‘Commercial’ hospitality impoverishes the soul

Southern Cross: People Matter

People Matter was a regular column by Phillip Jensen in Southern Cross, the monthly magazine of the Anglican Diocese of Sydney.

Originally Published:
Jensen, P '"Commercial" hospitality impoverishes the soul'. Southern Cross, September 2002.

Tagged: hospitality

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My wife and I travelled to conferences in two different cities on one trip. The contrast between the two was stark. In one we were cared for luxuriously in a very pleasant hotel, in the other we were accommodated with a pastor's family.

In the hotel we had privacy and control over our own movements. We were able to relax without having to talk to people or to make any efforts to care for others. We ate when we wanted and what we wanted. The room was serviced each day and we did not have to help with the usual domestic arrangements of life: setting tables, washing up, or making the bed. When we had to attend the conference we were fresh and able to listen, speak and participate with full concentration. The generosity of the conference to provide such good accommodation was really appreciated by these two tired travellers.

At the other conference we were met at the airport and taken to the pastor's home. He and his wife were out but had left instructions that we were to go in and make ourselves comfortable. It is an odd feeling to enter somebody else's home when they are not there—especially when you have never met them.

Inside the house was a note apologising for not being there to greet us and telling us where everything was. to make ourselves at home and that they would be along presently. They left food for us and invited us not to wait for them but to start the evening meal without them, as they were sure we would be tired and hungry from our trip. So in somebody else's home, we heated our meal in the microwave, set the table and sat down to eat. Just after the dessert, they turned up and welcomed us personally.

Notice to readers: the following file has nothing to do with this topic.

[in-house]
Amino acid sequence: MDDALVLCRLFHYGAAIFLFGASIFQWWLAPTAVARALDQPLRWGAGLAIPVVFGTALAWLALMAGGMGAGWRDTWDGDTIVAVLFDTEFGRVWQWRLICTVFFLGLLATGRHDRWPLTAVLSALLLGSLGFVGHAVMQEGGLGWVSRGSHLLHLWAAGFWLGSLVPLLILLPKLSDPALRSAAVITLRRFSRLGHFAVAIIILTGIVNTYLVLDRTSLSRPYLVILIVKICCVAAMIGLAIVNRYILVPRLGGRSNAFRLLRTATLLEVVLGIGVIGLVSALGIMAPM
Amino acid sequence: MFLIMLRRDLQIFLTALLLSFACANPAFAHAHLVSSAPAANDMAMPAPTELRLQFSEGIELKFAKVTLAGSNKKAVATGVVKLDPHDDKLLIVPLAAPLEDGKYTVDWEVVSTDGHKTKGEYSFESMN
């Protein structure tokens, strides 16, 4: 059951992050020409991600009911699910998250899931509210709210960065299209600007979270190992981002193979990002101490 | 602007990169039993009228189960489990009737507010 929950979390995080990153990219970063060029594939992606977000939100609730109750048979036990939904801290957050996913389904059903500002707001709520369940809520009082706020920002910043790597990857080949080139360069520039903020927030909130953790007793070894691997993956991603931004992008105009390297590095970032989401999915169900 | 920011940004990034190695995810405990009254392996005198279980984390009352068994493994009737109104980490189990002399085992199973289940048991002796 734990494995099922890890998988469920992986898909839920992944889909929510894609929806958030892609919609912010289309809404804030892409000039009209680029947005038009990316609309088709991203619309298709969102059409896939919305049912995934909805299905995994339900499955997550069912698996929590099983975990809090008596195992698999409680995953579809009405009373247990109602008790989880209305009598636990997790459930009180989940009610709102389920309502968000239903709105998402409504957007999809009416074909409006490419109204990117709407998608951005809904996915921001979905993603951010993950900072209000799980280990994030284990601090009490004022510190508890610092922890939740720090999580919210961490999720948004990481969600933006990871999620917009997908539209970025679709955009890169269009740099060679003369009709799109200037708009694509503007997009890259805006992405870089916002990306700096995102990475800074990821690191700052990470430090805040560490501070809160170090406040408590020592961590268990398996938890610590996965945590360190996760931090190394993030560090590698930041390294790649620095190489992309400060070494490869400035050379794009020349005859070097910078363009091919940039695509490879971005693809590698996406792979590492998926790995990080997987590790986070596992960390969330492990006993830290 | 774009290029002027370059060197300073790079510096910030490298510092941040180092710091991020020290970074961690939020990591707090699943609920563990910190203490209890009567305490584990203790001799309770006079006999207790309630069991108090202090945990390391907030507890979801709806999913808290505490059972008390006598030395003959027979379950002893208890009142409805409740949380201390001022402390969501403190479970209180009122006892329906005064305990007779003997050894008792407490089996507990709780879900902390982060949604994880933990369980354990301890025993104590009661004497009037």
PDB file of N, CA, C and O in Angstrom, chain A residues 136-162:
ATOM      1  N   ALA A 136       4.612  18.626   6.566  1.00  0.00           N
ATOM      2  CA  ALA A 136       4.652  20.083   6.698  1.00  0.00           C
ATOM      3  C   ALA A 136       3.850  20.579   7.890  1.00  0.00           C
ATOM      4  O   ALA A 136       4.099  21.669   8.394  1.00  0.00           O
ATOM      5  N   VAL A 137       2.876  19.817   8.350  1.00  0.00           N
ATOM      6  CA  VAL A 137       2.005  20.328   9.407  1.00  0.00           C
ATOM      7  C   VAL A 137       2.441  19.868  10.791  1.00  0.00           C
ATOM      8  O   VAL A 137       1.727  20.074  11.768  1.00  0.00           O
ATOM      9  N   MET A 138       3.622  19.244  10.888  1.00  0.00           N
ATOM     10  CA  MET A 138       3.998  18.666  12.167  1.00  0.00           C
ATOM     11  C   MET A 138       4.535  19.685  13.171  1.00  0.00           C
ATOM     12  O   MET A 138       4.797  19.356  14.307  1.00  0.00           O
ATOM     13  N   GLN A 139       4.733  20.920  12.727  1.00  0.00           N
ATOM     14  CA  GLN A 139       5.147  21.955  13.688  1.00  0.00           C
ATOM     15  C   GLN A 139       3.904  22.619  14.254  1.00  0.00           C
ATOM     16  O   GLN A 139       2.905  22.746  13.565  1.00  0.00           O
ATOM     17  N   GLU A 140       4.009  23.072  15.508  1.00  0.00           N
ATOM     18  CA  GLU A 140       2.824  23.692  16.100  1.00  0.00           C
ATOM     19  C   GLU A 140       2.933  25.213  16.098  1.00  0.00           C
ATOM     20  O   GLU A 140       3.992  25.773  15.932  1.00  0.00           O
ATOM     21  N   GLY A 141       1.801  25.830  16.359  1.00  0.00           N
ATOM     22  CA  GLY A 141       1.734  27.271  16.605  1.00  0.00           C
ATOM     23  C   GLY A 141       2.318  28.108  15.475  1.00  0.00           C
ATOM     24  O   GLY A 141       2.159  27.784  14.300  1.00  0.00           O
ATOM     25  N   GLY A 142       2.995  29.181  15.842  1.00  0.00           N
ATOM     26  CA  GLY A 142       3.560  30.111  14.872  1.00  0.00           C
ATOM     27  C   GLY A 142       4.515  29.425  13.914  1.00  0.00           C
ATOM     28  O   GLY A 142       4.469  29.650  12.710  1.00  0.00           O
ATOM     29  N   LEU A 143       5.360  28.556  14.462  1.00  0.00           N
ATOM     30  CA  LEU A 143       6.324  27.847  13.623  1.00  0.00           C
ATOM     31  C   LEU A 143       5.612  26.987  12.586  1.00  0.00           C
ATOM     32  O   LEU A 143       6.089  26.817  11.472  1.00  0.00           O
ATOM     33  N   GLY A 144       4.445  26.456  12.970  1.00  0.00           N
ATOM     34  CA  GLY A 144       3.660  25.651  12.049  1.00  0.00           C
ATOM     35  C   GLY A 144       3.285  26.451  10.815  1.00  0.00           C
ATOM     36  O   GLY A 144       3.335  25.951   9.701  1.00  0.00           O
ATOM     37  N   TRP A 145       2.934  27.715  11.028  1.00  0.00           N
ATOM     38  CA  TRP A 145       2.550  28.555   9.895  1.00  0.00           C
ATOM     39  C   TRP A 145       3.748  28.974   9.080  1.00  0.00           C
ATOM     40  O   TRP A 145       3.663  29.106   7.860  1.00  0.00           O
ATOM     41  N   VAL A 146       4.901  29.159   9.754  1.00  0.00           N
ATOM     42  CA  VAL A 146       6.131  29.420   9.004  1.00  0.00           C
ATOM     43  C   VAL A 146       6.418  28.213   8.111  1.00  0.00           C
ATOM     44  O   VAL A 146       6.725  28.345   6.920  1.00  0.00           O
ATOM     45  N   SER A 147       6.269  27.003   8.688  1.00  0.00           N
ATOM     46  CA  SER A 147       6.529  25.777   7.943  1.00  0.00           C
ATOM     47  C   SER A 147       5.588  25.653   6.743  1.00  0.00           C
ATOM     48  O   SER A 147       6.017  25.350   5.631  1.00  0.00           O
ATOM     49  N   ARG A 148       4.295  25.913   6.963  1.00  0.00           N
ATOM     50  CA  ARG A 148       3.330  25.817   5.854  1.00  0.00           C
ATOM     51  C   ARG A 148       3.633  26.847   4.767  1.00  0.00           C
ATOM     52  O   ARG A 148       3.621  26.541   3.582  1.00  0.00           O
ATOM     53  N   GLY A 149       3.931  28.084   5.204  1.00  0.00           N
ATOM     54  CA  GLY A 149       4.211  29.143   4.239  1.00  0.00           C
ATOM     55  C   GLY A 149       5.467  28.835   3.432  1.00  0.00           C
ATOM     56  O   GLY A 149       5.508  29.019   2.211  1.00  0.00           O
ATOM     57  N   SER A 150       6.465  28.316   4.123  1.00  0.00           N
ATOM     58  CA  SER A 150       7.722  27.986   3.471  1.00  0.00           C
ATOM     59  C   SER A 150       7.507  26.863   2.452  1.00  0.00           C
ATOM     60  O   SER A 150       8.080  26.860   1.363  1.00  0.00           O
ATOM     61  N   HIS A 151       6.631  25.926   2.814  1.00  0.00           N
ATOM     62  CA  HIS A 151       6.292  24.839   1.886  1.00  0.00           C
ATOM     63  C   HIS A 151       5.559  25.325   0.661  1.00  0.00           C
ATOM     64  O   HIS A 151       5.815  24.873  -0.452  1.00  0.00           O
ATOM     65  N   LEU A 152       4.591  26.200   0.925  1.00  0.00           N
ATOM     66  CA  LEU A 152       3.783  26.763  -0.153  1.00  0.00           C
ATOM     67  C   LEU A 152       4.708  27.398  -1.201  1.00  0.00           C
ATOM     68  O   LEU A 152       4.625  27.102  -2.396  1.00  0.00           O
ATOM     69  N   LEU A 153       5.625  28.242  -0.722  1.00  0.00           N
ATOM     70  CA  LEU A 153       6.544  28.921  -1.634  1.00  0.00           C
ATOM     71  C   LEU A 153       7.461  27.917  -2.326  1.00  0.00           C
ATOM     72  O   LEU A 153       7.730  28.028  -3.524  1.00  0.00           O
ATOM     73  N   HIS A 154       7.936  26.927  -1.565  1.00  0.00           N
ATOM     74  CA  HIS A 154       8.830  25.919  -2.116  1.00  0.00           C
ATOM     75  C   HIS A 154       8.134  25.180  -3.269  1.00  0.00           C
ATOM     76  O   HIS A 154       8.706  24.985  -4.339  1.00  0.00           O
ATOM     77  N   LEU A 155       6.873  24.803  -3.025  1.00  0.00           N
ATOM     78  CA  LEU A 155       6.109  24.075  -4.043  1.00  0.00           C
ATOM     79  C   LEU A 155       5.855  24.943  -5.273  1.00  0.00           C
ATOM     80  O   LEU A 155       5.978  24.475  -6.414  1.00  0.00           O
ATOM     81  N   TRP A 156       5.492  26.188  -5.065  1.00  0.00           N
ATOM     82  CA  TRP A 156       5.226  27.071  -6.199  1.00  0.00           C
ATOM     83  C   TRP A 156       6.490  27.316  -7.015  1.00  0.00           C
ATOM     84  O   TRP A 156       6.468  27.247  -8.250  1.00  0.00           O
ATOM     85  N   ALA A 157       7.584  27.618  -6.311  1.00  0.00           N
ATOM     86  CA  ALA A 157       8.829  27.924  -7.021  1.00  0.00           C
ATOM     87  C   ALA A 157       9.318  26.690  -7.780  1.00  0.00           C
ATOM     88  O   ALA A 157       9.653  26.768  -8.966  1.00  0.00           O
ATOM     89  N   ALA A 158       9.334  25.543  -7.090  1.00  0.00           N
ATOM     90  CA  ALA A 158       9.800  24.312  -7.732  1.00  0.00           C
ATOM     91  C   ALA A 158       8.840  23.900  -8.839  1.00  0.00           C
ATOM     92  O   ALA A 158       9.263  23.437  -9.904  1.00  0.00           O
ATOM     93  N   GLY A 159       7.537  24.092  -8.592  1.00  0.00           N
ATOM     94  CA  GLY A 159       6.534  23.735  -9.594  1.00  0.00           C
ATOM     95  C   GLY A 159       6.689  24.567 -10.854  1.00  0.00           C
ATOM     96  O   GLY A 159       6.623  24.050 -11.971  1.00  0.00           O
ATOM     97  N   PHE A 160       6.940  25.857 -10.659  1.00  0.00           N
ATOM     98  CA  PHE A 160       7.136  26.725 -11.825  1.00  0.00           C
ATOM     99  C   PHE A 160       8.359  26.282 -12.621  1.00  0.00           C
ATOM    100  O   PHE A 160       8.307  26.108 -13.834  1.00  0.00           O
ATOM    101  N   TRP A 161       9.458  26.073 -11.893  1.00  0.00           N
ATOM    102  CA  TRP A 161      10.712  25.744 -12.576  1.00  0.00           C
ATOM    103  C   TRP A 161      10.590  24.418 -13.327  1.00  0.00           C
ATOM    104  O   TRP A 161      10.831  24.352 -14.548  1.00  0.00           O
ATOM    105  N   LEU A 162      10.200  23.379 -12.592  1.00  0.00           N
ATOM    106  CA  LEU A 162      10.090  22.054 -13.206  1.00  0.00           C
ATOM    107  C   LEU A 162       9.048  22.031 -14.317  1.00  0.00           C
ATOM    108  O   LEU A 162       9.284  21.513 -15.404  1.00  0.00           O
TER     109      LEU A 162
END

We stayed with them for the several days of the conference and fitted into their relaxed and generous way of life. Unlike the hotel, there was great opportunity to set the table, wash up and make the bed! But here time and energy were also put into talking and praying, as we discussed the Scriptures and shared our common love of the Lord Jesus, as we laughed and shared the stories of raising our families and the joys and heartaches of life.

We finished the two conferences and travelled home. The luxury and pleasures of the generous hotel provision our friends made for us in the first conference is now but a memory. The pastor and his wife of the second conference have become firm friends. They have visited our home, we have gone on holidays together, their son has stayed with us and our daughter has lived with them, our two churches have shared the ministry of each other's staff and our lives have been enriched.

This is not a complaint or expression of ingratitude about the generosity of providing hotel accommodation. Rather it is part of the larger observation about life—that the commercialisation of relationships is the impoverishment of the soul. The hotel cost more money but the home cost more effort—more effort both for the hosts and for the guests. The hotel helped keep us refreshed but the home enriched our lives.

Christians are not to give in order to receive, but when we pursue hospitality we sometimes receive far more than we ever thought, like Abraham who entertained angels unawares. Our friends did not entertain angels, just strangers and foreigners, who have become friends and family in the gospel.